There was an awesome debate between planners and pantsers: there was a symbolic glass of water, and a smooch, some of the best insults since Monty Python …

There was catching up and meeting social media pals, making some new friendships and reinforcing some existing ones. It was relaxed but draining. There was morning and afternoon tea and lunch as well, all of which enhanced the social aspect of the event.

As usual with conventions, the hotel didn’t quite come to grips with the bar situation, but the staff were wonderful and, from this outsiders’ viewpoint, apart from the race day madness in the bar, all went to plan.

Martin Livings launched his collection, Living with the Dead, as part of an Australian Horror Writers Association presentation, one of four by various genre groups.

The opening night cocktail party was a hoot of an ice breaker, and it sounded as if we’d missed out by skipping the banquet and a presentation of romance titles, one featuring a platypus that created quite the stir.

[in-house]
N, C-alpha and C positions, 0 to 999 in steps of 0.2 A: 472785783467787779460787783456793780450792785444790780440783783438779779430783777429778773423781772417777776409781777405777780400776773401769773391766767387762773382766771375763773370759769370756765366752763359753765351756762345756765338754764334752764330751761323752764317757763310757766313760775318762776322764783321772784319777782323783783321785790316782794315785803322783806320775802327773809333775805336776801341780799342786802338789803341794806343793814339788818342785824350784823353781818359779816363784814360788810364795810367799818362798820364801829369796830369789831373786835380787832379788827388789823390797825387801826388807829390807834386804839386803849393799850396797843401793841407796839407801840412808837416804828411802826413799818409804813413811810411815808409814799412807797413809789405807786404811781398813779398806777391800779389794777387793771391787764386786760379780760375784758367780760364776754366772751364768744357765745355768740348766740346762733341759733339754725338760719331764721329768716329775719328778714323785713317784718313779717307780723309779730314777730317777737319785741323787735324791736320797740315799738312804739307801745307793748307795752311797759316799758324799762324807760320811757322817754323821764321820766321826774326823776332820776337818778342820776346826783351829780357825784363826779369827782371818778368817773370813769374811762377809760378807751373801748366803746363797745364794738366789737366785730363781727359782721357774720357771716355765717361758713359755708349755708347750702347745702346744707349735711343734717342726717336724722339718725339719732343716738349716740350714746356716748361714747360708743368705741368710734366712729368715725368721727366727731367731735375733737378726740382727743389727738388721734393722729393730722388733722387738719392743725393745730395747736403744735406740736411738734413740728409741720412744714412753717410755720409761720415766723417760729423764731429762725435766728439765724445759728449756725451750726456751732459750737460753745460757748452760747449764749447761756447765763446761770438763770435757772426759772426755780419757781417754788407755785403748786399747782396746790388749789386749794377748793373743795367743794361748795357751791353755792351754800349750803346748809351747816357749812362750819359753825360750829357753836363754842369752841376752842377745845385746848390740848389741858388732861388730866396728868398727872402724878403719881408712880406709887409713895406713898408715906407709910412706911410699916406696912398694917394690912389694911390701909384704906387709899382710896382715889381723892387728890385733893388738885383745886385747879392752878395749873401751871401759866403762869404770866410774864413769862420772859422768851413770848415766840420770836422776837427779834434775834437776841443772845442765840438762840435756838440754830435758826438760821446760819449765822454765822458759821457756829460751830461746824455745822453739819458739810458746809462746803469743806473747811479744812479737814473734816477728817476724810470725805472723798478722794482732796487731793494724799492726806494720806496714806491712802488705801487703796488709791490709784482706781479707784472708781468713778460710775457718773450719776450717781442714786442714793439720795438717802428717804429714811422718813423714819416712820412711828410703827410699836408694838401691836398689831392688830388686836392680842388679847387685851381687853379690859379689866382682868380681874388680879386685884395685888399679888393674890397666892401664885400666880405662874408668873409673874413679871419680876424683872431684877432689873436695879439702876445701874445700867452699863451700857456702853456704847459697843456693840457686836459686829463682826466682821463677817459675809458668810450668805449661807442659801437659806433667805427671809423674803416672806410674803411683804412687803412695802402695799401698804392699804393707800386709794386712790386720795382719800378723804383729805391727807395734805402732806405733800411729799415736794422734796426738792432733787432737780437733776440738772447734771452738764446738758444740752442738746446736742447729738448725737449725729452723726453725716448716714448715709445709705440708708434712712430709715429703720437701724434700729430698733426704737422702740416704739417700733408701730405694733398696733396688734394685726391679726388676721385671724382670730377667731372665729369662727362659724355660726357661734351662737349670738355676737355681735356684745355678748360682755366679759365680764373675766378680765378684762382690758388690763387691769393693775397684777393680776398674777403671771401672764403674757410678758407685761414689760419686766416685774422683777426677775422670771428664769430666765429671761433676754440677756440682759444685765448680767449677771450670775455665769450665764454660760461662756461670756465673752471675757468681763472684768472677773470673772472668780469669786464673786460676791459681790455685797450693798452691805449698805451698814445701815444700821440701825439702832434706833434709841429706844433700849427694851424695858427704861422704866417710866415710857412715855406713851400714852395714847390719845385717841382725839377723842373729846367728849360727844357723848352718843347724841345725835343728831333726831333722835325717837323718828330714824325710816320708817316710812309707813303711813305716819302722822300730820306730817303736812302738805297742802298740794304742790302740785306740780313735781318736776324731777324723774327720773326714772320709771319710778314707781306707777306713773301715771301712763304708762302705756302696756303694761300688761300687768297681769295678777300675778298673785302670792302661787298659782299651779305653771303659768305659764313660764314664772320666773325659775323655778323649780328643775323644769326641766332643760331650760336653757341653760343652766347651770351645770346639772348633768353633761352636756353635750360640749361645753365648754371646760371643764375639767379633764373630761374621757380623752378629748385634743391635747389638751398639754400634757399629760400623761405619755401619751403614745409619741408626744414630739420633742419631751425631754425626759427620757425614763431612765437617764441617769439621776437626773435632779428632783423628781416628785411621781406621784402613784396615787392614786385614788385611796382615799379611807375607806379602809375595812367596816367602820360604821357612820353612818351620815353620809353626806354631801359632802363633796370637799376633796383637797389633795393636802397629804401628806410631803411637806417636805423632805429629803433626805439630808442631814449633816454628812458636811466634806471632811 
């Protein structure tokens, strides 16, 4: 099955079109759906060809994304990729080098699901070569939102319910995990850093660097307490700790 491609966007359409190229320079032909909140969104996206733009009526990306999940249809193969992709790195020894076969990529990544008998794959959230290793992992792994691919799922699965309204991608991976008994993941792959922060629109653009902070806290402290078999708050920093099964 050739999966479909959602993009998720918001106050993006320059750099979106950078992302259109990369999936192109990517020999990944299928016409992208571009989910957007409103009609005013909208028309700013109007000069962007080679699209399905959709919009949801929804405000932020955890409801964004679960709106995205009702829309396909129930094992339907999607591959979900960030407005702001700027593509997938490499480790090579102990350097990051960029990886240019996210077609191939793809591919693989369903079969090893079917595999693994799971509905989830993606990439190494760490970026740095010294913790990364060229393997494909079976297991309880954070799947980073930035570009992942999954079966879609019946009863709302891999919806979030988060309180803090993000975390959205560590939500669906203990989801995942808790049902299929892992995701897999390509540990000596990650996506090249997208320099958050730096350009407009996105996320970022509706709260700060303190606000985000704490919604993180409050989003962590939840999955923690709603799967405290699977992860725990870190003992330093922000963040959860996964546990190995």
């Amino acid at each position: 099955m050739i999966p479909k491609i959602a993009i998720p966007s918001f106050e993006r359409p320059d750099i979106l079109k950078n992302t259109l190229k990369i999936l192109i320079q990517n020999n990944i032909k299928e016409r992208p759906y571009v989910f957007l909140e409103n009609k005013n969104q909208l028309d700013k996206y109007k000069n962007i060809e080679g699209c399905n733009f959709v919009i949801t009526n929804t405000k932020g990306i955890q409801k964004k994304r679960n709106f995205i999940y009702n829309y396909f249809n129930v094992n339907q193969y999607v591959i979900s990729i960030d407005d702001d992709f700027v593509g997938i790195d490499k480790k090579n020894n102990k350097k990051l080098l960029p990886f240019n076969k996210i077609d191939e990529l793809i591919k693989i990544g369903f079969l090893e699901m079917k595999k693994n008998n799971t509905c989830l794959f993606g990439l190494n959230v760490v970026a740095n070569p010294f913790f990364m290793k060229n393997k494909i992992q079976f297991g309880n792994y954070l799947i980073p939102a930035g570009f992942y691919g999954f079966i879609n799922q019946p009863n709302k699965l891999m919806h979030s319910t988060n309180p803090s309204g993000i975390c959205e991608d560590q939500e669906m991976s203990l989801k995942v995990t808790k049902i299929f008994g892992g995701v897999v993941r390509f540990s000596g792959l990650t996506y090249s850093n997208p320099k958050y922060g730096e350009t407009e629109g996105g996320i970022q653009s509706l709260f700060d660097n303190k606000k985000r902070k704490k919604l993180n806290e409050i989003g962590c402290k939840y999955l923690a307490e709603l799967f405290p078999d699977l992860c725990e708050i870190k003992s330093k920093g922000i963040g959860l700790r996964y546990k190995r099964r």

The good news: plans are afoot for GenreCon 2013, to be held in Brisbane. The calendar is richer for it.

  • In the aftermath of GenreCon, Conflux 9 — Canberra’s science fiction and fantasy convention, also the natcon for 2013 — has announced a pitching opportunity with Voyager’s Deonie Fiford. This is in addition to already announced opportunities with Angry Robot’s Marc Gascoigne. Noice. I’m really looking forward to getting back to Conflux, which has never failed to entertain.
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    Things to do in Melbourne #6: get in the Brunswick Street groove

    polly cocktail barMelbourne’s Brunswick Street is one of happening precincts where sub-cultures come together and drink coffee — possibly with soy milk. We had a taste test last night, hitting a couple of hot spots: Brunswick Street Gallery, Polly, Polyster records and books, and Grub Street Bookshop. Ah, kulcha!